If it takes you several minutes—and maybe several expletives—to find the right pill to alleviate your ailment, it’s probably time to cut the clutter in your medicine cabinet.

“When you aren’t feeling well, the last thing you should have to do is dig around for the remedy,” said Melinda Massie, owner of Organizing with a Side of Fabulous in Fort Worth, TX.

Whether you take medication several times a day or just once in awhile, periodically organizing your medicine can make your life easier, and it might even be a matter of safety for you and your family. Take a look at these four tips for bringing order to your medicine cabinet.

Reconsider the Bathroom.

Before you start organizing, determine whether you need to find a new spot for storing medication.

According to the Institute for Safe Medication Practices, keeping medicine in the bathroom or anywhere with high humidity levels can reduce the potency of your pills. You also should avoid areas with high heat and direct exposure to sunlight.

“I recommend keeping your medicines where you are most likely to take them, which is often the kitchen,” said Lauren Williams, owner of Casual Uncluttering in Woodinville, WA.

She pointed out that many medicines need to be taken with food or water. So a drawer or cabinet in the kitchen is a smart option; just make sure the medications aren’t too close to the stove or another source of heat.

Even though exposure to sunlight is potentially damaging, you shouldn’t hide your medicine in the dark. You need enough light to comfortably read the labels on the bottles.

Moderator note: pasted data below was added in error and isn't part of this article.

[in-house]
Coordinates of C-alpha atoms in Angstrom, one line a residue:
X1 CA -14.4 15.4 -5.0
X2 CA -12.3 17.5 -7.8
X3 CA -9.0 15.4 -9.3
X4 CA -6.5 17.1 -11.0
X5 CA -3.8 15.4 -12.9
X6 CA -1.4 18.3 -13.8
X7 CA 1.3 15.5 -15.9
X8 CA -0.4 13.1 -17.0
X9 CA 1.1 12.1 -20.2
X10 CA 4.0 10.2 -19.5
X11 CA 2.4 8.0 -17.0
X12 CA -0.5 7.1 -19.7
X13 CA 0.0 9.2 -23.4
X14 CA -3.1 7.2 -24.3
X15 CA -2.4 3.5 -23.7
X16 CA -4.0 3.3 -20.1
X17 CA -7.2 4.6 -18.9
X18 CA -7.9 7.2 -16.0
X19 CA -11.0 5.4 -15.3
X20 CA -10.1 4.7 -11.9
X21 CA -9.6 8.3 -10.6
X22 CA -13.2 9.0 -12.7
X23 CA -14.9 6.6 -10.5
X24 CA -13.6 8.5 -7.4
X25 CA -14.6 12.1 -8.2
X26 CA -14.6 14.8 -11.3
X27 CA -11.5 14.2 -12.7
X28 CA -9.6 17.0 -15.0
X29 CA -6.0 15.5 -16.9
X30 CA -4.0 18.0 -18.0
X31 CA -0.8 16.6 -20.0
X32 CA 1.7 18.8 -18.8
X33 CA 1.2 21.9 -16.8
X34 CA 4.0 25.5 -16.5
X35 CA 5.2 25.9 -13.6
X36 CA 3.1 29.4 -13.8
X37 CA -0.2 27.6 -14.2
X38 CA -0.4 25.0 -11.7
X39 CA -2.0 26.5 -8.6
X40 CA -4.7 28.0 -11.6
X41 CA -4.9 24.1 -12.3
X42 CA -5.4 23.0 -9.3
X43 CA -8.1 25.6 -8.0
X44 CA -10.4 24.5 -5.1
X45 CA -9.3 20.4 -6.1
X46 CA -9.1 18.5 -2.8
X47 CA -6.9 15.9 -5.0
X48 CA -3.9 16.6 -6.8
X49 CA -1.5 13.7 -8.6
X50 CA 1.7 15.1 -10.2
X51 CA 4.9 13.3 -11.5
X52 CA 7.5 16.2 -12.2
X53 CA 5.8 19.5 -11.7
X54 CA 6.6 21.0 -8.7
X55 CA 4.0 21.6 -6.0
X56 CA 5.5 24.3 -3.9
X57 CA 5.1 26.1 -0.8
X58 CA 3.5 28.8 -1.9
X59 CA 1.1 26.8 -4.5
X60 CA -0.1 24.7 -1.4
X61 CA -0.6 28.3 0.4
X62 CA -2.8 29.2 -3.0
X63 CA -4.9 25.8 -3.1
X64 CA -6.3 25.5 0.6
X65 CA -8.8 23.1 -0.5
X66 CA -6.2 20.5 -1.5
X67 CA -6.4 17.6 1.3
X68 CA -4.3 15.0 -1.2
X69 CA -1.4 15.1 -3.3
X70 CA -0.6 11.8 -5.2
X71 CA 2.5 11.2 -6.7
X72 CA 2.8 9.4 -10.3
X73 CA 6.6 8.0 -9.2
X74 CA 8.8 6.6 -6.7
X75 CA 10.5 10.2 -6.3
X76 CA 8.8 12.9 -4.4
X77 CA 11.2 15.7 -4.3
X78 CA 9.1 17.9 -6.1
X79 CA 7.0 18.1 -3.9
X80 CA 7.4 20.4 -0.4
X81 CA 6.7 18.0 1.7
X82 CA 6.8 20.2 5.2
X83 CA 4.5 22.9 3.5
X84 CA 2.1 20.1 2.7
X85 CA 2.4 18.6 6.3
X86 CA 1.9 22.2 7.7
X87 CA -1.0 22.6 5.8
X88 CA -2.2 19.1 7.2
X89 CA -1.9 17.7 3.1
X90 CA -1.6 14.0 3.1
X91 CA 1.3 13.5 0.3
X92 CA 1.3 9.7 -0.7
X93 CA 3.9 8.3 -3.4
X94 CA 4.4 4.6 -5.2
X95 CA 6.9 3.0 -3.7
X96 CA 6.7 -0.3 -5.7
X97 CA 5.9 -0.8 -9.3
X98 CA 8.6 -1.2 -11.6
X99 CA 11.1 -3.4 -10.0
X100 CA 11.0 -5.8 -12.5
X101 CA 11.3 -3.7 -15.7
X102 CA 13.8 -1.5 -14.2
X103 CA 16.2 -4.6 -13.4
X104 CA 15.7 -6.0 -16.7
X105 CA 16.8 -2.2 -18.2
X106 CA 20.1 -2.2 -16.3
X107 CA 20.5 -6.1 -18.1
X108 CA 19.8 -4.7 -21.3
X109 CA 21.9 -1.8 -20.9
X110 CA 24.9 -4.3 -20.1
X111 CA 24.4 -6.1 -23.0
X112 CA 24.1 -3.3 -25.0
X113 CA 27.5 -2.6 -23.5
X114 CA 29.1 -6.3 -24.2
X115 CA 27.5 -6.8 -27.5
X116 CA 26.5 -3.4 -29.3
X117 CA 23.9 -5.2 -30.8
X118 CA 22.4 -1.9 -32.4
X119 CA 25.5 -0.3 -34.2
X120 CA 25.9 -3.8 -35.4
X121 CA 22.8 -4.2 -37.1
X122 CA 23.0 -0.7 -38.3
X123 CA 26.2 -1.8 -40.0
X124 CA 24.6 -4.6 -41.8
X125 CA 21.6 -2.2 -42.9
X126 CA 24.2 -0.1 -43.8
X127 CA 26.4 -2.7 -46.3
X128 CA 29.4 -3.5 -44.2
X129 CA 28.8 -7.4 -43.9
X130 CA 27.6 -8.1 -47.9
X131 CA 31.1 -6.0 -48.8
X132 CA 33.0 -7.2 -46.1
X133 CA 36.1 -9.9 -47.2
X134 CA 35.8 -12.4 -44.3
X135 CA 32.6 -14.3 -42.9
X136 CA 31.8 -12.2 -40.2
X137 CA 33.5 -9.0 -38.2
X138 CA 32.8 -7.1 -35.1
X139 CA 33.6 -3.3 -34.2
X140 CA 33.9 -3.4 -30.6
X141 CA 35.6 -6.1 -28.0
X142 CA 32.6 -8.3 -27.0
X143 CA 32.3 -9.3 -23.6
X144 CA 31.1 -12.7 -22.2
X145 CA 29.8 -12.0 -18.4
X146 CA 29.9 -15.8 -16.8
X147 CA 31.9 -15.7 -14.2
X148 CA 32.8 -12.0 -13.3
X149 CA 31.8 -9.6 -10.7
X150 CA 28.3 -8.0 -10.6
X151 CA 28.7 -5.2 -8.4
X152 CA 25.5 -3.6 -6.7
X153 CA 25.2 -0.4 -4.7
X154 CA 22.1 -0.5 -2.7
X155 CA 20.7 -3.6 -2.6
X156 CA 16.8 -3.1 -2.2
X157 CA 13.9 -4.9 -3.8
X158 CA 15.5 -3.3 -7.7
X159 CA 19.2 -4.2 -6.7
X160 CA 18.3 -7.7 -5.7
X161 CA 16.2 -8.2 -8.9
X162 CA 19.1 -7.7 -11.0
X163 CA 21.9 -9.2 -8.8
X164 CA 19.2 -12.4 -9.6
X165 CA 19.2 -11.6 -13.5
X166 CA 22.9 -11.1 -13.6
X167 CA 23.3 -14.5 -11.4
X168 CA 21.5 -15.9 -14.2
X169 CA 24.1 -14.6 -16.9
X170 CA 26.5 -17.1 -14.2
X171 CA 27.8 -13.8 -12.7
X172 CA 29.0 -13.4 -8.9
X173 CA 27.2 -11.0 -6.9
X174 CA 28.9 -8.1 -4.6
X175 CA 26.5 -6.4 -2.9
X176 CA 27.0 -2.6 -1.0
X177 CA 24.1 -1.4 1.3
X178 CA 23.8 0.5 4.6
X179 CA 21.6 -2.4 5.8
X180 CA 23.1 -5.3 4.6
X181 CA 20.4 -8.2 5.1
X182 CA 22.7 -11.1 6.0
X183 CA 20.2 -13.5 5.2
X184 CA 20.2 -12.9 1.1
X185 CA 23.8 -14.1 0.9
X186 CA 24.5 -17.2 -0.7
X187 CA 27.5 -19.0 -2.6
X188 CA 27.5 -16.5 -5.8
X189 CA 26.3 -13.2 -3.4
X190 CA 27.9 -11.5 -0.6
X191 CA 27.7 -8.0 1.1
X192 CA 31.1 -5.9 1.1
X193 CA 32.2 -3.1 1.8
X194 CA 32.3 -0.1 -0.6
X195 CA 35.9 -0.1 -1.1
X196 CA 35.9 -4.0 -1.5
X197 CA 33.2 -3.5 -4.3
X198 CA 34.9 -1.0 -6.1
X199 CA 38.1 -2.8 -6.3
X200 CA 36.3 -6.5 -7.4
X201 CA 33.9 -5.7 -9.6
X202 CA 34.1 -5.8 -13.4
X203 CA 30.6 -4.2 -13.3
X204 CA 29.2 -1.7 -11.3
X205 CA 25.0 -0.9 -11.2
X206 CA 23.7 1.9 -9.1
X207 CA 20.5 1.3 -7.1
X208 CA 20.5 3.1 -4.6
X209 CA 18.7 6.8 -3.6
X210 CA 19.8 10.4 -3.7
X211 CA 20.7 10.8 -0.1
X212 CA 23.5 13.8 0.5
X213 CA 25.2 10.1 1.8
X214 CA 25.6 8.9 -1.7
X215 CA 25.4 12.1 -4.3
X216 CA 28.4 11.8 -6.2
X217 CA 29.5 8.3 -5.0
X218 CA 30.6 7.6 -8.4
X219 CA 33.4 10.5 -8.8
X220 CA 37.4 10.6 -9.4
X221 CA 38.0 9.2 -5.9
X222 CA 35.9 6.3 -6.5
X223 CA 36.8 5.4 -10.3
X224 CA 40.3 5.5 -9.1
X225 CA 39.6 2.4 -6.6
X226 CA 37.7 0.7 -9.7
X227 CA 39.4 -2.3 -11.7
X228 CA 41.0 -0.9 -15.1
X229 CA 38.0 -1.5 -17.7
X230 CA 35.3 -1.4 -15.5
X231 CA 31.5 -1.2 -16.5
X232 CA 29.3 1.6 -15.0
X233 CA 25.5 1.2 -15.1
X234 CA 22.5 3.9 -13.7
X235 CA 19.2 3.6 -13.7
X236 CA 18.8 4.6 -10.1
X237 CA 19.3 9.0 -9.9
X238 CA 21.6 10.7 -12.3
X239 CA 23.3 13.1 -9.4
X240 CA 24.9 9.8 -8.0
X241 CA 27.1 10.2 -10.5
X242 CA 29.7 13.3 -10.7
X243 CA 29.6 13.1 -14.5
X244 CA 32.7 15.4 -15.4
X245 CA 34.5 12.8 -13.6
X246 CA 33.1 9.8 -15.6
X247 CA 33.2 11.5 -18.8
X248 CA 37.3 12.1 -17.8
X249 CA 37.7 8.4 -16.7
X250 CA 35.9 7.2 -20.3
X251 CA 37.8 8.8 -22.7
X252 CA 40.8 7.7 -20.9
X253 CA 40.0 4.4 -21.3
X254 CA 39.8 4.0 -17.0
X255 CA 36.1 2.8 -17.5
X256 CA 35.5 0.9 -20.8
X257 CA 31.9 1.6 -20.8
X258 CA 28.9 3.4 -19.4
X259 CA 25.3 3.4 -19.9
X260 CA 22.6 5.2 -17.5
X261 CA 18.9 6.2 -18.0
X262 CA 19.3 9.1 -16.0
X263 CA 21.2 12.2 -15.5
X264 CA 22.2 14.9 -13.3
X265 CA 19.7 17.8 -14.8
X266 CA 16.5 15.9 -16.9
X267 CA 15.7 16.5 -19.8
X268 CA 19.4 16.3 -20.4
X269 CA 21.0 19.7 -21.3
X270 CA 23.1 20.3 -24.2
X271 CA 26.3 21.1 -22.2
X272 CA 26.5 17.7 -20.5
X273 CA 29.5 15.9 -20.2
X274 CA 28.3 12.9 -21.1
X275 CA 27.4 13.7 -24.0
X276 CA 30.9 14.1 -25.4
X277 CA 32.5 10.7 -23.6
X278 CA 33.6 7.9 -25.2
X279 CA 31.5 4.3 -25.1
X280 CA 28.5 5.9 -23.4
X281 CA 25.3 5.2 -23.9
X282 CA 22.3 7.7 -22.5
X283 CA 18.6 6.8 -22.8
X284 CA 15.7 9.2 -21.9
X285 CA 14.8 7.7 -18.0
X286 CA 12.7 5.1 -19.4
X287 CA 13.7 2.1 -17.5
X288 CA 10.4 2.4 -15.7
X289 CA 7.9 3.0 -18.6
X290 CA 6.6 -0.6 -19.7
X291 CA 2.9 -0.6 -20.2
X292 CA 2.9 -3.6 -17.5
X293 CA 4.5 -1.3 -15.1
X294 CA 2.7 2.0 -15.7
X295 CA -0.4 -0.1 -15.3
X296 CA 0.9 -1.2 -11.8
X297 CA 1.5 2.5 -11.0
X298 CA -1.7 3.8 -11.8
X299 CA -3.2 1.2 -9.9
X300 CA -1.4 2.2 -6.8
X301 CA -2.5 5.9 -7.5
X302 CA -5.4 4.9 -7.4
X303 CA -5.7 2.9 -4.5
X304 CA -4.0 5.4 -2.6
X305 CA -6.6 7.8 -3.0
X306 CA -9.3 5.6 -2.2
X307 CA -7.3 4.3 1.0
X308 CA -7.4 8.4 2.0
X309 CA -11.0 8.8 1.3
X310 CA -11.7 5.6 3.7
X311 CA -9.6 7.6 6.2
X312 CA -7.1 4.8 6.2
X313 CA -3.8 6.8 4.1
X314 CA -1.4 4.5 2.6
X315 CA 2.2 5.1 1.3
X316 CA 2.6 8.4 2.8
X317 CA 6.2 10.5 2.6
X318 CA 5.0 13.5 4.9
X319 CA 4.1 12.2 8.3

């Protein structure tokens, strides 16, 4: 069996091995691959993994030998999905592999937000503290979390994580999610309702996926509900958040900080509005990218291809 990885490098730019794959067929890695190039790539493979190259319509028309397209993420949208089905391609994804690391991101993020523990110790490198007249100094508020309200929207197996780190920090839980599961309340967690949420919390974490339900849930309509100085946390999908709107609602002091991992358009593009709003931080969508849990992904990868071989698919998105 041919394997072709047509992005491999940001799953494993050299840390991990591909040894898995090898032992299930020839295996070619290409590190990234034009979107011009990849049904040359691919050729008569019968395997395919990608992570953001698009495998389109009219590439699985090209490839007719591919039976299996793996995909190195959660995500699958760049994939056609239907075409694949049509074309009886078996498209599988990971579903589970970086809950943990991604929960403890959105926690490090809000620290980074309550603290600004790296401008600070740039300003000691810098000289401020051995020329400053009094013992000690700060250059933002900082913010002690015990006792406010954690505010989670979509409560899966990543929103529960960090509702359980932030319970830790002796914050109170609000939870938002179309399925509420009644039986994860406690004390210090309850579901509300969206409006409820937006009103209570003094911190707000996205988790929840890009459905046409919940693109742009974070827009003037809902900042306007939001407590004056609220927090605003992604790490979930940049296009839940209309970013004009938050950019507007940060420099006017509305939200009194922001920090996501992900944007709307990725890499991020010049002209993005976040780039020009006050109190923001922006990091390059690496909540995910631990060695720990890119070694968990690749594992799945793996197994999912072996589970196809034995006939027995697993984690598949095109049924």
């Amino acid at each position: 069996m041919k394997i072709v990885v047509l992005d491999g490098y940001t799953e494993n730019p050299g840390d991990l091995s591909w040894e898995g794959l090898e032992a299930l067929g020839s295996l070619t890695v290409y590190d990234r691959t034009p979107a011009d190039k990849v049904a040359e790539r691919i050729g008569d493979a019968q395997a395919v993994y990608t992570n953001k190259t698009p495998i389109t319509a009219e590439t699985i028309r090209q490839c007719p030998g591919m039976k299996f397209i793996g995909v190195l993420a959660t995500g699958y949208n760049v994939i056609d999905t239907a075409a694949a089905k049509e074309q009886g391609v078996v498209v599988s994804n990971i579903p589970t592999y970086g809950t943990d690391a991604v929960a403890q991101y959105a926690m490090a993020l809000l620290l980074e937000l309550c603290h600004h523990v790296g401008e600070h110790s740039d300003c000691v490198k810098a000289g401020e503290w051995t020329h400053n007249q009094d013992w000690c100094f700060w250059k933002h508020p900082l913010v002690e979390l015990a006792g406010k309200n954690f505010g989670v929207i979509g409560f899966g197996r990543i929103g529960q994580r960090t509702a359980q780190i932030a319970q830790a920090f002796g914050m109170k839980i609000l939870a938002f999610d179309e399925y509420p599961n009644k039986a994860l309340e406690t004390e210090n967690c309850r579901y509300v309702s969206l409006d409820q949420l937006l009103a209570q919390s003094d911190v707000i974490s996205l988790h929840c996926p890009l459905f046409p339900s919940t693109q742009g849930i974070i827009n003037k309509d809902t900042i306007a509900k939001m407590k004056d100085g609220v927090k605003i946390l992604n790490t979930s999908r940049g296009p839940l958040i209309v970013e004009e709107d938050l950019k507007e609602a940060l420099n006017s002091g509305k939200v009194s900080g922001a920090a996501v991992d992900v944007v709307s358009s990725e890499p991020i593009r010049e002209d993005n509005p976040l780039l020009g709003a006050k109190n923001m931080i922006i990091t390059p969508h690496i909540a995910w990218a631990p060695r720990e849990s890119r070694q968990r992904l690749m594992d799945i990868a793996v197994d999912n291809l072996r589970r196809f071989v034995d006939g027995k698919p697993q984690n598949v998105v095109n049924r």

Group your medicine by type and use baskets to keep them organized. Photo source: honewerehome.com
Group your medicine by type and use baskets to keep them organized. Photo source: Honey We’re Home

Safely Dispose of Expired Medicine.

Remove all your medication and create a separate pile for anything that’s out of date or that you no longer use.

If you’re tempted to hang on to a bottle of expired pills, don’t. According to the U.S. Food and Drug Administration (FDA), out-of-date medicine can lose effectiveness or even change composition and become dangerous to take.

While you should get rid of older pills, don’t flush them down the toilet or toss them in the trash just yet. Although some medicines are safe for regular disposal, others require environmentally safe disposal methods.

“Many pharmacies are now taking them back for safe disposal and some police stations have ‘bring them back’ days,” Williams said.

If you can’t take your medicine to a professional, consult the FDA’s list of recommendations for preparing medicine before doing your own disposal.

Sort Medicine Based on Your Habits.

“There is no one way to organize your medicine,” Williams said. So before you start sorting by pill size, consider what works best for your medicine-taking habits.

A few options Williams recommends include sorting alphabetically by name, by purpose (all heart meds grouped together, for example) or by the time of day the medicine is taken.

In addition to creating an overall system for organizing your medicine bottles, Williams suggested using a pill organizer for day-to-day doses.

Use Baskets to Improve Efficiency.

If you have a large amount of medication or you have family members with different health needs, try sorting the medication into separate baskets. Not only will your medicine storage area look better, but baskets make it much easier to grab—and put back—all the right pills and supplies.

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